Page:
Meet 'Good,' the new BlackBerry killer on Wall Street
Earlier this year, Morgan Stanley executives met for a regularly scheduled meeting that broached a controversial topic: Whether the bank should ditch its old BlackBerry devices in favor of new-issue Apple and Android devices.
The bank decided migrating the entire workforce off of BlackBerry—and onto new phones— would be too expensive, people briefed on the meeting said, so instead they agreed to install a friendlier "BYOD"—or "Bring Your Own Device" policy.
Good Technology has been stealthily stealing Blackberry's enterprise clients with a simple pitch: Its secure platform lets employees access the corporate server on their personal device—be it an Apple iPhone or Android.
Employees like it because they can finally ditch their ancient BlackBerry. Companies like it because, half the time, employees end up paying for the data plan. Another perk, said one investment bank user: It's easier to update a new app by downloading it than to update a new device by going out and purchasing it.
CEO Christy Wyatt, who took the helm at Good in January after stints at Citigroup, Apple, Motorola and Palm, says she's seen an explosion in inbound calls from company executives who are at "an inflection point" and ready to make a change.
(Read more: Exit light burns bright at BlackBerry)
"For a long time, we've seen users carrying around multiple devices," Wyatt said in an interview with CNBC—noting one device is company-issued and the other is personal. "Increasingly, we see users being able to converge those two."
And—increasingly—Good's on the winning end.
In the last three quarters, the company's user base has grown 50 percent, Wyatt said, with a noticeable uptick in revenues in just the last 30 days. The reasons: an uncertain future for BlackBerry amid failed product launches, executive resignations and a failed takeover bid.
(Read more: BlackBerry replaces CFO as other execs hit the exit)
Founded in 1996, Good is a relative dinosaur in the mercurial tech landscape and an unlikely winner from BlackBerry's fall from grace. Motorola bought Good in 2006 for $400 million in an attempt to compete against then-Research in Motion "head on," before selling Good for a fraction of that price two years later.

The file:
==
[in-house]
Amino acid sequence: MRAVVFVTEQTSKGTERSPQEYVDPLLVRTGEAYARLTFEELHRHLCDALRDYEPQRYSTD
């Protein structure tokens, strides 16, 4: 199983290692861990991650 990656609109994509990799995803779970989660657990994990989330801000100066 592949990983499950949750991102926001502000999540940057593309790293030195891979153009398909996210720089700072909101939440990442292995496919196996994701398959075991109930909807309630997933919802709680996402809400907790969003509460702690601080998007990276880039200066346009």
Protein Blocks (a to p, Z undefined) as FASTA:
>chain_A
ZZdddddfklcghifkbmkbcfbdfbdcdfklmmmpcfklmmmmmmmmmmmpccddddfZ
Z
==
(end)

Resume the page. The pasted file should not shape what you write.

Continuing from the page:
Wyatt, then an executive at Motorola, is aware of the irony.
"Times were very different," the native Canadian said with a slight laugh, pointing out that BlackBerry's market share was about 20 percent. (It is now 1.8 percent, according to Gartner.) "If you would have asked me back then … I don't know that I would have been able to tell you about the phenomenon we're seeing now."
Now, Wyatt and her team are resurrecting the not-so-subtle goal to challenge BlackBerry.
The company hosts bi-weekly webinars on how companies can switch and is having a conference on the topic in Washington in early December. If that's not enough, it took out a full-page spread in the Wall Street Journal, suggesting companies start looking for an "exit strategy."
BlackBerry is only one of Good's competitors. Others—like the established Citrix, as well as startups AirWatch and MobileIron—offer similar connections between an array of devices and a company's servers (where emails, documents, and other desktop functions are stored).
In September, Good 's applications (which transmit 280 trillion bytes of data each year) were awarded the highest security certification possible, giving it yet another leg up on competition as it expands a corporate client base in search of the utmost privacy.
"You need to be able to do business from anywhere, securely," Wyatt said.
As the company continues to expand, it may seek to raise more capital in the process. Good brought on a new chief financial officer in October as it prepares for an initial public offering, according to people familiar with the matter.
Earlier this year, it hired Morgan Stanley, Barclays, Bank of America and Citigroup as bookrunners for a deal that would value the company north of $1 billion, these people said.
Depending on how rapidly the company continues growing, that valuation could be much, much higher.
—By CNBC's Kayla Tausche. Follow her on Twitter
This article has been updated to correctly reflect Christy Wyatt's previous employment.